A second chance behind bars
Neil Roland’s students aren’t your average college kids. Instead of dorm rooms, they live in prison cells. Roland, 71, has tutored incarcerated people for eight years, starting at a maximum-security prison in Jessup, Maryland.
Today, the Silver Spring resident teaches world affairs at the District of Columbia Jail through Georgetown University’s Prison Scholars, a program of its Prisons and Justice Initiative. The initiative, which also offers degree programs to inmates, has reached more than 200 people to date.
This fall, Roland brought one of his students a book she had been trying to find for years. “She was overjoyed. She covered her face to keep herself from crying,” Roland said.
“Clearly, this was a woman who loves learning. Of course, I kept my cool, but when I can help set off that spark for learning in someone, it brings me joy.”
Every year, convicted people in America’s jails are proven to be innocent of the crimes for which they were imprisoned. Even those that were justly convicted can turn over a new leaf and start anew. Getting an education is one way to achieve that.
A turning point
Launched in 2016, the Prisons and Justice Initiative was the brainchild of Marc Howard, now its executive director.
Howard’s life trajectory changed when he was in high school. On his first day of senior year, Howard woke up to the news that the parents of his friend Marty Tankleff had been murdered.
Through a hostile interrogation without presence of counsel, the young Tankleff was tricked into believing he had been identified as the murderer, though he suspected his father’s business partner of the crime.
Tankleff was arrested, convicted and sentenced to 50 years to life in prison. (The business partner who owed Tankleff’s father money and fled after faking his own death was never charged with the murders.)
Years later, Howard began visiting his old friend, who continued to maintain his innocence, behind bars.
“One day in the prison visiting room, I made him a promise: I said, ‘I’m going to do everything I can to get you out of prison.’ That was a real turning point in my life,” Howard said.
Howard, who had been teaching European politics at Georgetown University, decided to devote his life to helping people in prison. He earned his J.D. degree from Georgetown Law and is now a professor of government and law at the university.
“I completely changed my direction and orientation, and now do everything I can to help support people in prison to a successful social reentry, and overturning wrongful convictions.”
Thanks in part to Howard’s efforts, the charges against Tankleff were dismissed, and he was freed in 2008 — after 17 years in prison.
For the past six years, Howard and Tankleff have seen each other almost every day. Both are now professors at Georgetown and jointly teach a course called Making an
In the class, university students reinvestigate cases and advocate for people they believe were wrongly convicted. Since the course launched in 2018, students have helped free seven people.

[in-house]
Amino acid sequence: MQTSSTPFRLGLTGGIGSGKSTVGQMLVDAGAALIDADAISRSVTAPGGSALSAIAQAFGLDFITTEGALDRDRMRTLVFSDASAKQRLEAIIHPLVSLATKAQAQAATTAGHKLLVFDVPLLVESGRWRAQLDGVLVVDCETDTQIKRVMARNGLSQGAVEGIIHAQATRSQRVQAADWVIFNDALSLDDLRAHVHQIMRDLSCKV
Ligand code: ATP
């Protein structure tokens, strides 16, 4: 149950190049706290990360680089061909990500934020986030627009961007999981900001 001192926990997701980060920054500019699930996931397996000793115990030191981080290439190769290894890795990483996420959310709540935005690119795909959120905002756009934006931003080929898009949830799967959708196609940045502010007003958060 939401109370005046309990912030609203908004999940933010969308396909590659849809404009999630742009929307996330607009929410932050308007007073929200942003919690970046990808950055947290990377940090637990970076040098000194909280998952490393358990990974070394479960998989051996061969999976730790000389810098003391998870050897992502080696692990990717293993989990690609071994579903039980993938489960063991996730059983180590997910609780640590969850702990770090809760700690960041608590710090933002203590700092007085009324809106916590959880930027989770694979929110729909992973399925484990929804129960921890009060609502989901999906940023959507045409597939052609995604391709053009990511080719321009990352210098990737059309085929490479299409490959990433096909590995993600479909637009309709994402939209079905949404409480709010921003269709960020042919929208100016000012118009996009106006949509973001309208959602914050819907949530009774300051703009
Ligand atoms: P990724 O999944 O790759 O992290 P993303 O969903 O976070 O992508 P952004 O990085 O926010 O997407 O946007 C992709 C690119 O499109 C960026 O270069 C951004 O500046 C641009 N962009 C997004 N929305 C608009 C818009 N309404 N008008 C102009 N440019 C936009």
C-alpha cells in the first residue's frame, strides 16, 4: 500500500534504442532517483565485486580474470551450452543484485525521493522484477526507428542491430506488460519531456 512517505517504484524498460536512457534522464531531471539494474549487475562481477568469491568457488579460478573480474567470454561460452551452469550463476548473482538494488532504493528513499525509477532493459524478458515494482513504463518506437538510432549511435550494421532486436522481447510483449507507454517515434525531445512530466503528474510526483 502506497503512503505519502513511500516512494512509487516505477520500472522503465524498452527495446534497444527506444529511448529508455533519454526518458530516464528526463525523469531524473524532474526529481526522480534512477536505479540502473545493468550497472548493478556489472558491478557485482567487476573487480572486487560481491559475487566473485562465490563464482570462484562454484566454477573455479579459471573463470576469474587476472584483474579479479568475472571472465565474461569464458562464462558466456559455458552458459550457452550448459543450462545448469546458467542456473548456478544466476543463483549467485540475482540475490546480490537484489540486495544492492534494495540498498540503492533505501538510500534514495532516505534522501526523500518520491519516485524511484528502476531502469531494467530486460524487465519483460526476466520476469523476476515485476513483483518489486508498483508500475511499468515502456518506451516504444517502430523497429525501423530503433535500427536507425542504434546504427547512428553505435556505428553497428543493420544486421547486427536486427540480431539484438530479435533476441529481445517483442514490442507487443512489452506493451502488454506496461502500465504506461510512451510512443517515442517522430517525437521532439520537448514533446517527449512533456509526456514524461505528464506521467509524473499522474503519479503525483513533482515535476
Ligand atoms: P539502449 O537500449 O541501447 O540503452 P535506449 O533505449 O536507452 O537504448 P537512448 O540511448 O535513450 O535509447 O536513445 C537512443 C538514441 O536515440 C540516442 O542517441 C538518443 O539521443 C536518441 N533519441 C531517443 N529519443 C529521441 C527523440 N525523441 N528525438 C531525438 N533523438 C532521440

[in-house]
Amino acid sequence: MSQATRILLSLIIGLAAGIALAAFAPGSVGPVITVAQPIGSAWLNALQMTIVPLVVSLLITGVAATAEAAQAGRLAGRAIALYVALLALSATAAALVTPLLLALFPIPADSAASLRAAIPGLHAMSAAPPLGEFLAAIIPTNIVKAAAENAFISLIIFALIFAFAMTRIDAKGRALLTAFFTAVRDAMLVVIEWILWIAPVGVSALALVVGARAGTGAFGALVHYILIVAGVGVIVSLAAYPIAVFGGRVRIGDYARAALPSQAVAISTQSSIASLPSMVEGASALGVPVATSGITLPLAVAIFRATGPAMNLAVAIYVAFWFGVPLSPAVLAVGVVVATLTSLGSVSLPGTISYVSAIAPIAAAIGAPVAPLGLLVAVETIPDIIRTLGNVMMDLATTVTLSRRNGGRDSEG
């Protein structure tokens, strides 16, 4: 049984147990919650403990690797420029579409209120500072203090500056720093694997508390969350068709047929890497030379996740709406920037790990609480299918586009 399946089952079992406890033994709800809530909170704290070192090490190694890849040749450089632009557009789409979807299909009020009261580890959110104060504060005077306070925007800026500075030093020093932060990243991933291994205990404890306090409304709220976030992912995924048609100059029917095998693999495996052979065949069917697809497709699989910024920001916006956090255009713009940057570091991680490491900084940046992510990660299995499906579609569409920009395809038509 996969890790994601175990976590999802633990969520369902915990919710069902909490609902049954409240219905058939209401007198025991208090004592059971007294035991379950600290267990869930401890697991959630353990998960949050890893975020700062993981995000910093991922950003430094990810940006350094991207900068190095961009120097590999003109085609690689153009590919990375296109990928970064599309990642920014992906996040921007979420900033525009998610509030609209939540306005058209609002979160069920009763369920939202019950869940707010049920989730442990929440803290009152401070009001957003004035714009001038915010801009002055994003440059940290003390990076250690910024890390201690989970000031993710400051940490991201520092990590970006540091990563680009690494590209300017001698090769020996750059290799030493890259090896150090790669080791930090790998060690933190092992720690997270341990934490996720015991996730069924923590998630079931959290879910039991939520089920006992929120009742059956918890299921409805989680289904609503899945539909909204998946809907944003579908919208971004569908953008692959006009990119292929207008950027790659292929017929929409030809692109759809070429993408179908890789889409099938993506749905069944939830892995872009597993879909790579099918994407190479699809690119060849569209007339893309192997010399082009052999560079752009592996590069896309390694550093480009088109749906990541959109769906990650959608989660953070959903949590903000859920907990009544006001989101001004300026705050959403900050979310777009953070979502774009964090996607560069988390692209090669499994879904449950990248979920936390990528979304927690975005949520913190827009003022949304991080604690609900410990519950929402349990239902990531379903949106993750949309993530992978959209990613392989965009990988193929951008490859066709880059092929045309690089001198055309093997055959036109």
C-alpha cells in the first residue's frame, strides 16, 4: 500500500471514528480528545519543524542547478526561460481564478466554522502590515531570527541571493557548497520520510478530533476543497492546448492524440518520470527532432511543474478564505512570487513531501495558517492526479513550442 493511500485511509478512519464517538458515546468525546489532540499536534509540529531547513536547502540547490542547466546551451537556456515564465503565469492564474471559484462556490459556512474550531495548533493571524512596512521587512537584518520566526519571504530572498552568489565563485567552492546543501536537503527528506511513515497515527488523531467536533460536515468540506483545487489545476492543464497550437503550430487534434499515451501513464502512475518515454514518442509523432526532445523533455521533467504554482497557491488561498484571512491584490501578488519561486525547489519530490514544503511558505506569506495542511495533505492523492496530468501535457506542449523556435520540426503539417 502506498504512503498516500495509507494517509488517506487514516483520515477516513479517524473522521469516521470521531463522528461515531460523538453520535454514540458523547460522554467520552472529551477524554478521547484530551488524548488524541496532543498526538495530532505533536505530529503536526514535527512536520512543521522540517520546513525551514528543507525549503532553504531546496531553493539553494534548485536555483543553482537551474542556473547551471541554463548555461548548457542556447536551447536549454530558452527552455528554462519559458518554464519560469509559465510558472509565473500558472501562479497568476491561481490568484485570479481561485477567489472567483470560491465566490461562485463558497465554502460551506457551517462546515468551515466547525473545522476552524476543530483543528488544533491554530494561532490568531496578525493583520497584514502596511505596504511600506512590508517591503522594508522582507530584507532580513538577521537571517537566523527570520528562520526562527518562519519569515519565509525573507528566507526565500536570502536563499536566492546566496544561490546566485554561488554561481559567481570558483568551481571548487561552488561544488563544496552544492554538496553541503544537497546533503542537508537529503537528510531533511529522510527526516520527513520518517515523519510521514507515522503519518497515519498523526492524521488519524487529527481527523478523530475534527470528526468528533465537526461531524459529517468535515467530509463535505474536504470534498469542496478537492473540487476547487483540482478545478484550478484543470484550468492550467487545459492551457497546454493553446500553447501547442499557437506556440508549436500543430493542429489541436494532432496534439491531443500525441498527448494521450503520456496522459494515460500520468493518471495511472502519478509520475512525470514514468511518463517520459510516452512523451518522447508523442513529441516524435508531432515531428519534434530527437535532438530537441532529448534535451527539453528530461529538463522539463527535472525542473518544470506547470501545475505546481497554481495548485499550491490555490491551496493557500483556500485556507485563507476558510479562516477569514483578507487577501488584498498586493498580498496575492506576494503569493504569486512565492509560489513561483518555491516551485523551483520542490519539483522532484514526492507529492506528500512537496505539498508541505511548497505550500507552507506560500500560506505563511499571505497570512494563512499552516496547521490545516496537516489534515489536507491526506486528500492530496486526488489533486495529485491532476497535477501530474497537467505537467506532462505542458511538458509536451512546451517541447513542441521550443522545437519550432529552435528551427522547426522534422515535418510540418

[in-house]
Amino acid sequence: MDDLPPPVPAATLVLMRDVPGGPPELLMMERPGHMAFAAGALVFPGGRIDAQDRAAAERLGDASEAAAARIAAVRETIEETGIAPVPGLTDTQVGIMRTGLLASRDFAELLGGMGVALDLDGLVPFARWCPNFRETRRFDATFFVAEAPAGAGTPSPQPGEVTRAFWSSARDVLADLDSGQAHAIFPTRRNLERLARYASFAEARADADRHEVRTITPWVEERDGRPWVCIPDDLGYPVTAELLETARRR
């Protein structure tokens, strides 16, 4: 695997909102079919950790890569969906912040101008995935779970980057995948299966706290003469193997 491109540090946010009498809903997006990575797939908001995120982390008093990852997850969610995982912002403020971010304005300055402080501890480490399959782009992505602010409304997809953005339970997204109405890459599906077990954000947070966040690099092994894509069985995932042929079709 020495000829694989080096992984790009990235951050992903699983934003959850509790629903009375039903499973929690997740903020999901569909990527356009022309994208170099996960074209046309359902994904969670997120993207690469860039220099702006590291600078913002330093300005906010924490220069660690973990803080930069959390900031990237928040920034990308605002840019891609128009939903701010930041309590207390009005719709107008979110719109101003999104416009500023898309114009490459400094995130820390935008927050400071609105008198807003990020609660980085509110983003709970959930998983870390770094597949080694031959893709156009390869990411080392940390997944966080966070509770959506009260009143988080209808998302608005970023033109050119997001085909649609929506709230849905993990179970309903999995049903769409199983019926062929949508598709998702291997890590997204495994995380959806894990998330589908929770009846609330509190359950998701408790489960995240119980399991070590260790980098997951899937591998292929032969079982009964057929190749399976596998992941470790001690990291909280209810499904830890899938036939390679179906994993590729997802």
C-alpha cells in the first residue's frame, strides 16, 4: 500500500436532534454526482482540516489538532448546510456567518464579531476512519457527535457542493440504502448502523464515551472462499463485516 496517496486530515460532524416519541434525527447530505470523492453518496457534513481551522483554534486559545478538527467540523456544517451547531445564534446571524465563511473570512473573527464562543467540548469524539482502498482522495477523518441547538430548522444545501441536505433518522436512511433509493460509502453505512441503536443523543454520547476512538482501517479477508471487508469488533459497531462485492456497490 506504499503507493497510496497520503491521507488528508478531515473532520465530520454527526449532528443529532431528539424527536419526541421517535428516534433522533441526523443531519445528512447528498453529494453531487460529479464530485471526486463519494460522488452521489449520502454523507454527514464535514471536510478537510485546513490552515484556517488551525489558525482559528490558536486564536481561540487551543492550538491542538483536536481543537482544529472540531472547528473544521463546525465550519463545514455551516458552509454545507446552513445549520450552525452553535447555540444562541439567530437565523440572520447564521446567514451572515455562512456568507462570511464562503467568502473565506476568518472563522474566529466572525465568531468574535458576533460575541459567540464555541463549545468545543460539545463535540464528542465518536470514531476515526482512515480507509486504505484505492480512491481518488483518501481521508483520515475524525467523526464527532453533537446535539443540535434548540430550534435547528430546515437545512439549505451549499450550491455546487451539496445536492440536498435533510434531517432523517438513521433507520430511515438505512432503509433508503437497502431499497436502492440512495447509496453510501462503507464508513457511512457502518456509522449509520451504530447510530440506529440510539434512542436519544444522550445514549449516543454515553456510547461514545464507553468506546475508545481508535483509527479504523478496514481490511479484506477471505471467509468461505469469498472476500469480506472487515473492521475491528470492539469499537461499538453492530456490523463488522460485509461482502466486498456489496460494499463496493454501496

The Prisons and Justice Initiative’s staff of 20 works on several fronts. First, they send Georgetown professors to teach in person at the D.C. Jail via the Prison Scholars, which also began in 2018.
They also offer a five-year bachelor’s degree to incarcerated people through a program that started in 2022. So far, about 75 students are working toward a Georgetown University degree from behind bars.
Even with a Georgetown degree, it can be difficult to land that first job when you have a prison record. So, the initiative also focuses on supporting people’s re-entry into society.
Two training programs have helped dozens of people: a paralegal course and a business startup course (called the Pivot Program).
One graduate of the paralegal program, Kenard Johnson, studied six days a week while he was in prison. He worked hard to earn his certificate from Georgetown Law School. “It challenged me to my core,” Johnson said.
Johnson now works as a paralegal specialist at the D.C. Office of the Attorney General’s Office of Consumer Protection, helping victims of fraud get their money back.
“I go to work every day for the small man,” Johnson said. He has also self-published a book of poetry, which he started writing while he was incarcerated.
Howard, now 53, hasn’t slowed down. He wants to enable more people to interact with those behind bars, as Roland does.
To that end, in 2020 he founded the nonprofit Frederick Douglass Project, which “brings members of the free community into prisons to meet and engage with, and connect with, incarcerated people,” he explained. So far, nine states have joined the Frederick Douglass Project.
“I’m very committed to expanding that program and to allowing people across the country to have the opportunity to visit a prison and engage with the humanity of incarcerated people,” Howard said.
“Everything that I do is to try to reinforce that theme of common humanity — recognizing that incarcerated or formerly incarcerated people are just like us.”
As for Roland, he’s still teaching at the jail every Friday. He started with a class of only four people, and now his classes have as many as 25 students.
Roland looks forward to visiting the jail each week. “I’m accustomed to having prison doors close behind me — [hearing] the finality of that sound — and interacting with inmates,” Roland said.
“I’ve taught junior high school, high school, college and graduate school. But the older students behind bars [have] the highest motivation I’ve encountered anywhere,” he said.
They are hungry to learn “because they know this is their ticket out — not only out, but to a better life.”